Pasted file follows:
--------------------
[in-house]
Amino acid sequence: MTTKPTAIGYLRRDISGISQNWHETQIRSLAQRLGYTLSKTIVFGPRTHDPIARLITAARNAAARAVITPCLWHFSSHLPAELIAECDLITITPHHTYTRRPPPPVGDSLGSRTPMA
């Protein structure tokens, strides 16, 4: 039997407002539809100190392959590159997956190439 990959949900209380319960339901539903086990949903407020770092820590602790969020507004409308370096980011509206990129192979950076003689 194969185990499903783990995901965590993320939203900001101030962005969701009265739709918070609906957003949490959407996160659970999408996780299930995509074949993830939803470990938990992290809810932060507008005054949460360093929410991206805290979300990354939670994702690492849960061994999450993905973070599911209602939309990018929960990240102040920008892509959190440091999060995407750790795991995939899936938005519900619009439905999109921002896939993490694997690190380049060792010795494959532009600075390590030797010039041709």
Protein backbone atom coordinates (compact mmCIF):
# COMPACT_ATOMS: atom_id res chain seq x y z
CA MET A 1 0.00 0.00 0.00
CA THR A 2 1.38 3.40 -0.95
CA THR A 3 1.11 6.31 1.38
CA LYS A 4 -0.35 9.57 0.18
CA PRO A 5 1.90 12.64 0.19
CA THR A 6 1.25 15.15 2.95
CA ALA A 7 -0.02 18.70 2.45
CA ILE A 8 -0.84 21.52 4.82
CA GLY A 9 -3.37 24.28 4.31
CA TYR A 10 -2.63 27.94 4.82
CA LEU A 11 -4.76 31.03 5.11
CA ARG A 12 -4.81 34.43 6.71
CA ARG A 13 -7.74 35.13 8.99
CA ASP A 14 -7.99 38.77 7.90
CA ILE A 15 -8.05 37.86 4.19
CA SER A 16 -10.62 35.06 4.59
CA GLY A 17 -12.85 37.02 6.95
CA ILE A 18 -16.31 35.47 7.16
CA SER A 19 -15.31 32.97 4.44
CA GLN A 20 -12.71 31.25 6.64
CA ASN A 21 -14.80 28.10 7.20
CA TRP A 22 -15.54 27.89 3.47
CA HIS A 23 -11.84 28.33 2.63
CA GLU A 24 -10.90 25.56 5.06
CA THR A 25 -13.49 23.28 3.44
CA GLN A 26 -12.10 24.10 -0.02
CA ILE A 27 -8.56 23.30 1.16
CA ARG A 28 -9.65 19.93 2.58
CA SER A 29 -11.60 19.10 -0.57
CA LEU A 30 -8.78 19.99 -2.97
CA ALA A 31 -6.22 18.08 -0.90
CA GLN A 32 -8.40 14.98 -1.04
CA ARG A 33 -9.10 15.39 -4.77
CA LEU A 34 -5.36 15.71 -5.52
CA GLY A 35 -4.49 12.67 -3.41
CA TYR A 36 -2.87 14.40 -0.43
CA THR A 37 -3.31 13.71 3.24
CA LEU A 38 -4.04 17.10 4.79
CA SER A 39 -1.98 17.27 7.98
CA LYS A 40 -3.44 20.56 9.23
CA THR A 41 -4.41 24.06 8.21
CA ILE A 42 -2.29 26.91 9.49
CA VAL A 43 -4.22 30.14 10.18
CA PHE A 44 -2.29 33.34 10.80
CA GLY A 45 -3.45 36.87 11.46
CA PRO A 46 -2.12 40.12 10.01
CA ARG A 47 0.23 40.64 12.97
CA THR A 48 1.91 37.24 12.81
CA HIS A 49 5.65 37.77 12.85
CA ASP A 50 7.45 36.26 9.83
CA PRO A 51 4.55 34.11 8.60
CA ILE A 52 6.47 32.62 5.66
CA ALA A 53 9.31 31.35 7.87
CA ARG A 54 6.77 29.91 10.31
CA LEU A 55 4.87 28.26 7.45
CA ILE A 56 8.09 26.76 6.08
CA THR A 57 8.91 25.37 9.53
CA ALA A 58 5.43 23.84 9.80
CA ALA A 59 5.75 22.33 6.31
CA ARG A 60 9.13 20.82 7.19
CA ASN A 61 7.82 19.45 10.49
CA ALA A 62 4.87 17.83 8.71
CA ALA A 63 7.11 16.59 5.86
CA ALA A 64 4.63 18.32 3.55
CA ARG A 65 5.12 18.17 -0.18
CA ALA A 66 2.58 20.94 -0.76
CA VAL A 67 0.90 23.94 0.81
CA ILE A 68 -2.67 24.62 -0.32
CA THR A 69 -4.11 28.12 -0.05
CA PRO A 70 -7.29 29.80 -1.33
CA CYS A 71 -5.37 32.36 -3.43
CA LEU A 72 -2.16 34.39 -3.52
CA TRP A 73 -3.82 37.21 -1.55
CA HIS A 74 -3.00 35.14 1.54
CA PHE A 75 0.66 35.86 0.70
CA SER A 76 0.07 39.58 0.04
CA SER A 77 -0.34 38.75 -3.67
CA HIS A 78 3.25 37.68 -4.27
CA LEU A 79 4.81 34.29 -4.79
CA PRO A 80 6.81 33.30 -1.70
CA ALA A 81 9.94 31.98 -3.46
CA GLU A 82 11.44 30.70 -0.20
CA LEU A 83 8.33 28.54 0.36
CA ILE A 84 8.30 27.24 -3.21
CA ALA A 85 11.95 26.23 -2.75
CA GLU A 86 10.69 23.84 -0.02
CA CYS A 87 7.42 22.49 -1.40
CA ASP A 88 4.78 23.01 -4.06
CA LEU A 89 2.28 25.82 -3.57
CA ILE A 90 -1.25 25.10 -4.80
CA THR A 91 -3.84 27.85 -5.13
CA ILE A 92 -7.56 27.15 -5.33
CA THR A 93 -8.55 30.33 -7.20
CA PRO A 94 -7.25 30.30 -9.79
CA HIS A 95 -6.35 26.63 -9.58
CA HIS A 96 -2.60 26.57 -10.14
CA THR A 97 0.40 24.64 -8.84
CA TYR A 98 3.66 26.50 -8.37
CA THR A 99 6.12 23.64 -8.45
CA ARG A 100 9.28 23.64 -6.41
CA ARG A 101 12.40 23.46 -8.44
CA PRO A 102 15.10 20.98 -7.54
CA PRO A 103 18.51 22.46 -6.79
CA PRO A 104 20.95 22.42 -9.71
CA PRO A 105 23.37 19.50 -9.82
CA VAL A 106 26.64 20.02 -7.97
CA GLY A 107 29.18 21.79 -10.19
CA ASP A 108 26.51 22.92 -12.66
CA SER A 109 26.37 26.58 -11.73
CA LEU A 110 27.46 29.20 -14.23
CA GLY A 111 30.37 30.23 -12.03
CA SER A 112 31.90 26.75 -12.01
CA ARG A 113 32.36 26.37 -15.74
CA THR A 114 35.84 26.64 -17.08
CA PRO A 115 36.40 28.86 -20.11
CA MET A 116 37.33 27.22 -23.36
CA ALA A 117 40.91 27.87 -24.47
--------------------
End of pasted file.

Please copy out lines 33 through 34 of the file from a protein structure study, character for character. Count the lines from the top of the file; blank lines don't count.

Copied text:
CA ARG A 28 -9.65 19.93 2.58
CA SER A 29 -11.60 19.10 -0.57